Police said they also charged a 19-year-old in his home, Ericka Patrice Pee, with obstruction of justice when she was caught trying to run away after the shooting with $7,500 in cash. Patterson did not give an explanation for the money.

Pee's 2-year-old daughter was inside during the shooting and is now being cared for by family members.

Patterson said Patrick had multiple drug convictions but police do not believe he was under the influence of drugs or alcohol during the shooting. Authorities did not know if Patrick or Pee had attorneys. Both are being held without bond.

A man who identified himself as Patrick's brother but declined to give his name said in a call to The Associated Press that he believed Patrick was suffering from post-traumatic stress after a break-in last December. The man's account matched the information police provided.

"We want to let his family know that this is a total tragic accident," he said. "He was trying to protect his family."

Patrick's home is off a busy, two-lane road in Sumter, a city of about 40,000 people. On Saturday, shattered glass still covered the front stoop and about 20 bullet holes peppered the front door and a front-window casement. A firefighter used a hose to wash bloodstains away.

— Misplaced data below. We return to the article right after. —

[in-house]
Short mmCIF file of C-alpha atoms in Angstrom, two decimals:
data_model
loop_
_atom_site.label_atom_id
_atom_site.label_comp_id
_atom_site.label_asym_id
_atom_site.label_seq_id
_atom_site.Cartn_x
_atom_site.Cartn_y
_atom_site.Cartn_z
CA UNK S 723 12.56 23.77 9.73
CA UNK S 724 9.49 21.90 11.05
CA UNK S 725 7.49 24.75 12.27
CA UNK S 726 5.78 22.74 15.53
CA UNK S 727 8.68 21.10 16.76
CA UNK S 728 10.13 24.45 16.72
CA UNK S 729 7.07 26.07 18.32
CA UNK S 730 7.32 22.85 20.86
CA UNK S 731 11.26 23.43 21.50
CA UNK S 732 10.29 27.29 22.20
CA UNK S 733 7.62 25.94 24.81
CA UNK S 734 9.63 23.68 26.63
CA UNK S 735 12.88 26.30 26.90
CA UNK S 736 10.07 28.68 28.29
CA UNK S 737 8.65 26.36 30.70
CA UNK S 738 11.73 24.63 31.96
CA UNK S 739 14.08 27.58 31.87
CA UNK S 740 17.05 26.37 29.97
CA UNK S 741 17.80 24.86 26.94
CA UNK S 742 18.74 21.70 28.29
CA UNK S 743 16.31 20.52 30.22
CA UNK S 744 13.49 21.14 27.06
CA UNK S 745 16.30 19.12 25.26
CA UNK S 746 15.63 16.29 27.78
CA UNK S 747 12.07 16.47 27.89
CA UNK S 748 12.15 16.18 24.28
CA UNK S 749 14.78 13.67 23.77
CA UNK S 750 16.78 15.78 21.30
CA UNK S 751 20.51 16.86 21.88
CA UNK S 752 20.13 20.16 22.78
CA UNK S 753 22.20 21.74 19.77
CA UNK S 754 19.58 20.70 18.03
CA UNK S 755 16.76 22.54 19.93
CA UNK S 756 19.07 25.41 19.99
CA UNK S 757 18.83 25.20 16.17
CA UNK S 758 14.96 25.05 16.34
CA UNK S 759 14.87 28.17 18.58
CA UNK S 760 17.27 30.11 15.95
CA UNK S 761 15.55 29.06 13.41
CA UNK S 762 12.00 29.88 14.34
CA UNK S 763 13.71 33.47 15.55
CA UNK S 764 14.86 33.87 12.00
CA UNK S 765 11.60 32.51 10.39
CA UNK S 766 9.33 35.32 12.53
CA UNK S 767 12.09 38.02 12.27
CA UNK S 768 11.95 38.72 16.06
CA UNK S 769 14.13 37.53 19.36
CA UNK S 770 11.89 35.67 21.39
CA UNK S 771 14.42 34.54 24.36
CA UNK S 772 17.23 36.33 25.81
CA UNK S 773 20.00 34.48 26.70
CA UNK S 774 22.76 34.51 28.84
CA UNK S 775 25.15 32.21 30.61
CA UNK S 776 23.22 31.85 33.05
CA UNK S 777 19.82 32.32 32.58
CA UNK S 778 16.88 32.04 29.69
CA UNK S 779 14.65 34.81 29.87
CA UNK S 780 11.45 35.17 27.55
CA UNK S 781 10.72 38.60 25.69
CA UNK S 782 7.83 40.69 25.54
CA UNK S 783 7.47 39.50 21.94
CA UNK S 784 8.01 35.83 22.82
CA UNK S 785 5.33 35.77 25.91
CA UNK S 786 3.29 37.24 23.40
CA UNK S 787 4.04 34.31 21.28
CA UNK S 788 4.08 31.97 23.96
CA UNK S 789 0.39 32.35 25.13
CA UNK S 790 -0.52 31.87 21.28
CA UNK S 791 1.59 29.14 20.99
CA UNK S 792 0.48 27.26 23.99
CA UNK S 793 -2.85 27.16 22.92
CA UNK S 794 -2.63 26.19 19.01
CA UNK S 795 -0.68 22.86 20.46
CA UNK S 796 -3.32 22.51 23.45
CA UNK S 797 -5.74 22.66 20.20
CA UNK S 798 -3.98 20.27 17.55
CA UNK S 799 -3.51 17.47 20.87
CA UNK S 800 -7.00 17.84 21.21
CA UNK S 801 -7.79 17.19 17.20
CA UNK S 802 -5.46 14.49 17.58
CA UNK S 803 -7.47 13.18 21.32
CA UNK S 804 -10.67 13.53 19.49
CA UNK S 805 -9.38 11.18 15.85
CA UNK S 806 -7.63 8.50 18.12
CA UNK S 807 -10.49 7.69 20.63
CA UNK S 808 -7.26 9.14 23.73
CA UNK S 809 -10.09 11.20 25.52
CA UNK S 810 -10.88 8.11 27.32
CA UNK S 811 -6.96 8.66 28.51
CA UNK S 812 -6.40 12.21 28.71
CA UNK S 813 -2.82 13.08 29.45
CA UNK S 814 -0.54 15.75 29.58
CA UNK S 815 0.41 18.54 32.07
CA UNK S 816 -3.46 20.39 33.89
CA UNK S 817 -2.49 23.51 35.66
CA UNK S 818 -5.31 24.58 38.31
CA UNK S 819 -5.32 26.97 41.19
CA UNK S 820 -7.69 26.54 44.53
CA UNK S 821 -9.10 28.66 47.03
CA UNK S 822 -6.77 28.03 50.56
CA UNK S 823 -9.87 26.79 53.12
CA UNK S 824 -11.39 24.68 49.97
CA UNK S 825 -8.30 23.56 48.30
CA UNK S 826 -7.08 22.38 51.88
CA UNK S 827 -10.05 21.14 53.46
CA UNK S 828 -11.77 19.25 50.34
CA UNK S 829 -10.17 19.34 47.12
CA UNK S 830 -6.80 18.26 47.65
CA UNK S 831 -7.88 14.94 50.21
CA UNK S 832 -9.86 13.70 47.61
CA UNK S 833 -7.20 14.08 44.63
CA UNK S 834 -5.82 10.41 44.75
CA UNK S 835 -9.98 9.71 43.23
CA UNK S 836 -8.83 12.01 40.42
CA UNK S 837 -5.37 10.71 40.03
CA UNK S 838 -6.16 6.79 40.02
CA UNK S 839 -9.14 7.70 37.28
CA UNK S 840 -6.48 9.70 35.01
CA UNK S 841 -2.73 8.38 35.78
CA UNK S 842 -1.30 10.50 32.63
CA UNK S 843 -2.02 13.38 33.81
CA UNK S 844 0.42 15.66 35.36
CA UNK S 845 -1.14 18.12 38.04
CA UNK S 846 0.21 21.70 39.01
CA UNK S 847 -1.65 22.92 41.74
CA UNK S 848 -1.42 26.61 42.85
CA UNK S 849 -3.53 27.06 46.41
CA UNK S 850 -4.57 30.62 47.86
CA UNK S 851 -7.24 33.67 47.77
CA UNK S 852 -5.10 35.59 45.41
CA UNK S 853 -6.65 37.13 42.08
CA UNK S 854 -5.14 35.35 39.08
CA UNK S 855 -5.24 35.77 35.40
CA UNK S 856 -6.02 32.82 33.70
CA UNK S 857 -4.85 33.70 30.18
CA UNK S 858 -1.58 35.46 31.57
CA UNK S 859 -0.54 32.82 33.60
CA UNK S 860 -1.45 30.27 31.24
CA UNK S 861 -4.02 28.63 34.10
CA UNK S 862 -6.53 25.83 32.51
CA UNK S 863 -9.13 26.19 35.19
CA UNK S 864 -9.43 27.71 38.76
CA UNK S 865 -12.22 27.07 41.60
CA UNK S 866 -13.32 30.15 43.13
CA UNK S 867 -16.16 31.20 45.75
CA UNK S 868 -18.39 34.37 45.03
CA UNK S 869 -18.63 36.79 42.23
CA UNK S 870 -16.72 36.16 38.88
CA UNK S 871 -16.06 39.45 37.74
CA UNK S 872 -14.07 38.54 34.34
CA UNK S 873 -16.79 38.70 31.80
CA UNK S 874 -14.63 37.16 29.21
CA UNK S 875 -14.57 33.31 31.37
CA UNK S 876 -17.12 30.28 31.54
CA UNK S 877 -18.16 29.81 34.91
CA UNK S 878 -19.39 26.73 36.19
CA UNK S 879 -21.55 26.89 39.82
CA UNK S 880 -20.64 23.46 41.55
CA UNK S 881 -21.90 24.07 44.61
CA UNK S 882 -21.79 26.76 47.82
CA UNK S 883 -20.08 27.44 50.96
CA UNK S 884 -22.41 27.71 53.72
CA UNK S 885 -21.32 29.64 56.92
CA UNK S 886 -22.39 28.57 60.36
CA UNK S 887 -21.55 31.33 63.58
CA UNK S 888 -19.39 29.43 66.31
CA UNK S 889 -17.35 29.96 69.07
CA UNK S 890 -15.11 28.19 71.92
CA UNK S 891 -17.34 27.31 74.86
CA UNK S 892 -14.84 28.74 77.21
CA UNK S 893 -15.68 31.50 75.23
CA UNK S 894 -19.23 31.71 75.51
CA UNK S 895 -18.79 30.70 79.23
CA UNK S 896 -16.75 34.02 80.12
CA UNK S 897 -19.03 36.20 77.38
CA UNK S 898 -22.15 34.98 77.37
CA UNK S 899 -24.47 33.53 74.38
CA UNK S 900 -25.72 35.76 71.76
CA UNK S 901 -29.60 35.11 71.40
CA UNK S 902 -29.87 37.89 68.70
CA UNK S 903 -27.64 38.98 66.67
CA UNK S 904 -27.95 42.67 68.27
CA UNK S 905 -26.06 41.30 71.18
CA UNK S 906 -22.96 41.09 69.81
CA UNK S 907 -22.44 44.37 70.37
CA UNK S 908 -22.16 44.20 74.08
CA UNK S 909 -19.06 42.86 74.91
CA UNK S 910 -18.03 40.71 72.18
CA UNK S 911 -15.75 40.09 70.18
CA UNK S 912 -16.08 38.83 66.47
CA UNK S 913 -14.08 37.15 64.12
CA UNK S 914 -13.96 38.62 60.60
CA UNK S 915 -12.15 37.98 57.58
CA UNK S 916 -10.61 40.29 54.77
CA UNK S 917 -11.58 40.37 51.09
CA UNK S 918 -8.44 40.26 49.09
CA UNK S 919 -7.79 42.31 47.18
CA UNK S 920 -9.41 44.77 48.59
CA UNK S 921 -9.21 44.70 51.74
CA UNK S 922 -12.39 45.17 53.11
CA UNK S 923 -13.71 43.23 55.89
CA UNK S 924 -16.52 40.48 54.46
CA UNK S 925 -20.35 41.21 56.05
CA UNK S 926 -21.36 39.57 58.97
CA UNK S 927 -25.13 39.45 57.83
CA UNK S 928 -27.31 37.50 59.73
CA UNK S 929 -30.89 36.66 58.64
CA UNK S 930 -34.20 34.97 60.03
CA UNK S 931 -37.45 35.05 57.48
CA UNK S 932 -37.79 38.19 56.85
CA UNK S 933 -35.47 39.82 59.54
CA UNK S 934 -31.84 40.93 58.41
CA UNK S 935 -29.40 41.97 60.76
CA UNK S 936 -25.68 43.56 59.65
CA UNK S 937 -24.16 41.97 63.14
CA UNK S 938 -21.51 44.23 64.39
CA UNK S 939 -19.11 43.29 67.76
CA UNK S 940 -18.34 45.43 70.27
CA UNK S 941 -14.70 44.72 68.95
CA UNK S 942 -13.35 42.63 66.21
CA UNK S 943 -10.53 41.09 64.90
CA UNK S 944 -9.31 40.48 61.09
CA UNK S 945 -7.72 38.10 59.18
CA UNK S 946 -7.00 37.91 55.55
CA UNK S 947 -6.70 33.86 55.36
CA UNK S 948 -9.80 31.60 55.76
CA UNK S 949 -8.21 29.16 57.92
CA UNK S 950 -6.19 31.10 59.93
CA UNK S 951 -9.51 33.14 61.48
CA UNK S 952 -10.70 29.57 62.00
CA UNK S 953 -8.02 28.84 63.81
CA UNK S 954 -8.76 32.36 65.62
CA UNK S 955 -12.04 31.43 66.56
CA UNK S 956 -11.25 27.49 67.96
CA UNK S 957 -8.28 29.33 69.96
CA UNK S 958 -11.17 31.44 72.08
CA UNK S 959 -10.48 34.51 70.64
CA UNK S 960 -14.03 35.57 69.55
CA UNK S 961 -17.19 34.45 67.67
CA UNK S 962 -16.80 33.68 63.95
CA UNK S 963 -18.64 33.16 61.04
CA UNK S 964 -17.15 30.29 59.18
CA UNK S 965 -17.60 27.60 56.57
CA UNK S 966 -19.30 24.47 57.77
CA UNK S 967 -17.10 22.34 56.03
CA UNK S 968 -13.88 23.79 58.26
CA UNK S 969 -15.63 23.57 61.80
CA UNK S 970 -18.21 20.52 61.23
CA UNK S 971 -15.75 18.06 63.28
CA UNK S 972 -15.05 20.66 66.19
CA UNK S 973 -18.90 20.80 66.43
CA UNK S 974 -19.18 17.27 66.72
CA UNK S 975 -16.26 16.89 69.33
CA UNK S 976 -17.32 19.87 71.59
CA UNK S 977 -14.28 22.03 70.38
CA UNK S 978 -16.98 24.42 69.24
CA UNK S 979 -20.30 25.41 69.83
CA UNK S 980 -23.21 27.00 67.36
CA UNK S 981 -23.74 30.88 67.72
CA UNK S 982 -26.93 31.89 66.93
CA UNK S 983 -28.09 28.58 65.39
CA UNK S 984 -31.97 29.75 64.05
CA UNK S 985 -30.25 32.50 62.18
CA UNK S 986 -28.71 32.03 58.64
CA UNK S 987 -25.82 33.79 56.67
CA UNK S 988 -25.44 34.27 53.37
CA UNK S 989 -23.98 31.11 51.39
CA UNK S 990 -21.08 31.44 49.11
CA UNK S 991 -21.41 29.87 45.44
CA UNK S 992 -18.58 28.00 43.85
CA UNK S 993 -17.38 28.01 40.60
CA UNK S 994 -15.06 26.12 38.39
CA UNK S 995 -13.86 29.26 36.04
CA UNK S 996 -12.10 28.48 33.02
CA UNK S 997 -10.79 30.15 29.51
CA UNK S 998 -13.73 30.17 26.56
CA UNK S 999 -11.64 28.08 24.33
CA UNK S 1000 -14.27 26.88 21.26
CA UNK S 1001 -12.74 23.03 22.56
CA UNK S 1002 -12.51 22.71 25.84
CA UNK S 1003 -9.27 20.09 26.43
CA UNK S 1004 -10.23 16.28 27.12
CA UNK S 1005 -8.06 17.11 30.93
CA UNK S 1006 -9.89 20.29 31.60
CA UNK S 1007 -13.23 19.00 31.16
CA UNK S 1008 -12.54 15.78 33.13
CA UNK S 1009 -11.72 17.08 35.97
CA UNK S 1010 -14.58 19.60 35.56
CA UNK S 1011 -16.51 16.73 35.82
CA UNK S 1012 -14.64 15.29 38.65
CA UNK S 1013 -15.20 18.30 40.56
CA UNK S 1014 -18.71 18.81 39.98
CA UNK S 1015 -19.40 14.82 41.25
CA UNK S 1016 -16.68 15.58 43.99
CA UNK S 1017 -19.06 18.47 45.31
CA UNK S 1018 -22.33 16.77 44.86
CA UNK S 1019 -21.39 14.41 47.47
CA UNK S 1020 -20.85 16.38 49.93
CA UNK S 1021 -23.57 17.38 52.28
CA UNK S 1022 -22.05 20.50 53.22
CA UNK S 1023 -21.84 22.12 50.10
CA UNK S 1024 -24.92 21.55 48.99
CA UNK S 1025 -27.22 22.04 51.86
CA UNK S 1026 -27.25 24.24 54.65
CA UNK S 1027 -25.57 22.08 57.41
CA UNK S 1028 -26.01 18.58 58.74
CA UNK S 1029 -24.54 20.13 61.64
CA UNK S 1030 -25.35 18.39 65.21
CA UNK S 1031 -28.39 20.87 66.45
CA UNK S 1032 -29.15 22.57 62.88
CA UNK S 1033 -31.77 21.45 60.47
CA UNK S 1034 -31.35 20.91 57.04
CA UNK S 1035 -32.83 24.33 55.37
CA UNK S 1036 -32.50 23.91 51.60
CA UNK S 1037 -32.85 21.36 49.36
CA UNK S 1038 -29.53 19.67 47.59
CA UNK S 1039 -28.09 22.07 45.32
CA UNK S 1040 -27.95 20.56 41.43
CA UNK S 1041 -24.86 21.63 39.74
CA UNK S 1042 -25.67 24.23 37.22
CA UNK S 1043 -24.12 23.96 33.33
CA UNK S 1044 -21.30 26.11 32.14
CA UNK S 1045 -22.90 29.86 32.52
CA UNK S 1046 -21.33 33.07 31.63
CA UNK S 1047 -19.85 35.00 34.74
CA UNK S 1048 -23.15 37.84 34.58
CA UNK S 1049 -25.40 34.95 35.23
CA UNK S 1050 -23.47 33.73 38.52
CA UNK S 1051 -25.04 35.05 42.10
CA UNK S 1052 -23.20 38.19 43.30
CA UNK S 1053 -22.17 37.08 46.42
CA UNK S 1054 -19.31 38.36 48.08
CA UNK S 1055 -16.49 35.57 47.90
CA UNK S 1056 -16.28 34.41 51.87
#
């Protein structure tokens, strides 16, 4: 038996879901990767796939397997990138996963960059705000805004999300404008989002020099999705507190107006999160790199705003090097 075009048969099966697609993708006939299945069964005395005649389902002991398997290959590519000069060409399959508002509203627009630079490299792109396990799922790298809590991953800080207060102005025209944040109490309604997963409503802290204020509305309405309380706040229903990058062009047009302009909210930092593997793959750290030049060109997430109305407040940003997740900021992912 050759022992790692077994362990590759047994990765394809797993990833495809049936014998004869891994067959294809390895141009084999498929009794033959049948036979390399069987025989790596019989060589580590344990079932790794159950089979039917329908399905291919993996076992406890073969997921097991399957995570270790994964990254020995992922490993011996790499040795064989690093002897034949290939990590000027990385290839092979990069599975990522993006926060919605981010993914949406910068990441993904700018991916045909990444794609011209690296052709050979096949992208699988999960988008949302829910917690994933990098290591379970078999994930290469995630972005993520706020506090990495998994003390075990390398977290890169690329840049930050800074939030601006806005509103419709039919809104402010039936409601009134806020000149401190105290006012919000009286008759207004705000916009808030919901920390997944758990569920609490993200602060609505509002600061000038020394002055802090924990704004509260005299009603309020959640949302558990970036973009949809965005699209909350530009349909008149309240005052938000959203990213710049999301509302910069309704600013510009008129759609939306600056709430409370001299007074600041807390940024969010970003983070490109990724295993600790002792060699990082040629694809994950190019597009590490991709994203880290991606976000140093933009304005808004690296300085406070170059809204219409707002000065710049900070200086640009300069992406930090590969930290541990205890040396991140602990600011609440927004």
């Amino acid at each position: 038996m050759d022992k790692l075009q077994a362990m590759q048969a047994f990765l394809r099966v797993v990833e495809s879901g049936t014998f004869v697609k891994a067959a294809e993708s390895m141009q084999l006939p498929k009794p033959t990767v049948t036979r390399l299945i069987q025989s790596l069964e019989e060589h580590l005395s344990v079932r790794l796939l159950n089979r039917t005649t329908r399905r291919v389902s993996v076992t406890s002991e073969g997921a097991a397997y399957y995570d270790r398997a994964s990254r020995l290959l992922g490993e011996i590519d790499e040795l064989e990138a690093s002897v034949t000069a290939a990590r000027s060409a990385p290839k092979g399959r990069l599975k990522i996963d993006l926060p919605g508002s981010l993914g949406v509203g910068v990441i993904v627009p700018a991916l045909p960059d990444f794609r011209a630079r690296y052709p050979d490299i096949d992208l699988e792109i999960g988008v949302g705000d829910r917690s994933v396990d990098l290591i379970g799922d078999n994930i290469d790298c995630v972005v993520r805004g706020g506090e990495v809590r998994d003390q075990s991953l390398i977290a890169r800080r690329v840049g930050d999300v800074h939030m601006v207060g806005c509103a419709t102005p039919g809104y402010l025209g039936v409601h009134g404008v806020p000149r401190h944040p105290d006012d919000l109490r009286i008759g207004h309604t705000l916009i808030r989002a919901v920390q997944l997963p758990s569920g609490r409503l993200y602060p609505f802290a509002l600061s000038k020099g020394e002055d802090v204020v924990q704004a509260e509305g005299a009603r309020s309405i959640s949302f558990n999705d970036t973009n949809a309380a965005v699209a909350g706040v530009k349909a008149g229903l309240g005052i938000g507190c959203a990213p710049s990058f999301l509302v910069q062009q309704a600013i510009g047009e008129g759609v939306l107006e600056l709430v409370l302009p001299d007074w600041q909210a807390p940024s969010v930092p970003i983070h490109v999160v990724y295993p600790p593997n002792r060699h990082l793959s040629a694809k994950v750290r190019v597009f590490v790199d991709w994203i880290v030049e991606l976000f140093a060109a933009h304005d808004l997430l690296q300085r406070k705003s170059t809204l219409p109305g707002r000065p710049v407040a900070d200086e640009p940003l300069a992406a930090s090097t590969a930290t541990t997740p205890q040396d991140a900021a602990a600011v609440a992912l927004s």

The shooting shocked residents of a neighborhood where most people know each other well.

"I just hate it that that little kid got killed. It used to be the quietest place. I knew everybody and everybody knew me," said Vivian Johnson, 81, who lives two doors from Patrick and Pee but said she did not know them.

County Councilman Charles Edens said he lives just a few blocks away and passed the crime scene on his way back from trick-or-treating with his 13-year-old daughter, who was upset by the news.

"It's going to put a dampening on Halloween," Eden said. "I would think twice about going to a door that we don't know who lives behind."

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bdickens
November 2, 2008, 10:37 AM
I think the timing couldn't be better.

for some....

JR47
November 2, 2008, 11:28 AM
Let's see, a convicted felon, drug arrests, girlfriend running away with over $7000 in cash. Loaded AK47 in the house. Hmmmm.........is it just me, but does this sound like a dealer "protecting" his turf?

He had an illegal weapon, as felons can't own firearms. He had illegal ammunition, as felons cannot possess ammunition. Exactly what part of illegal are we missing here?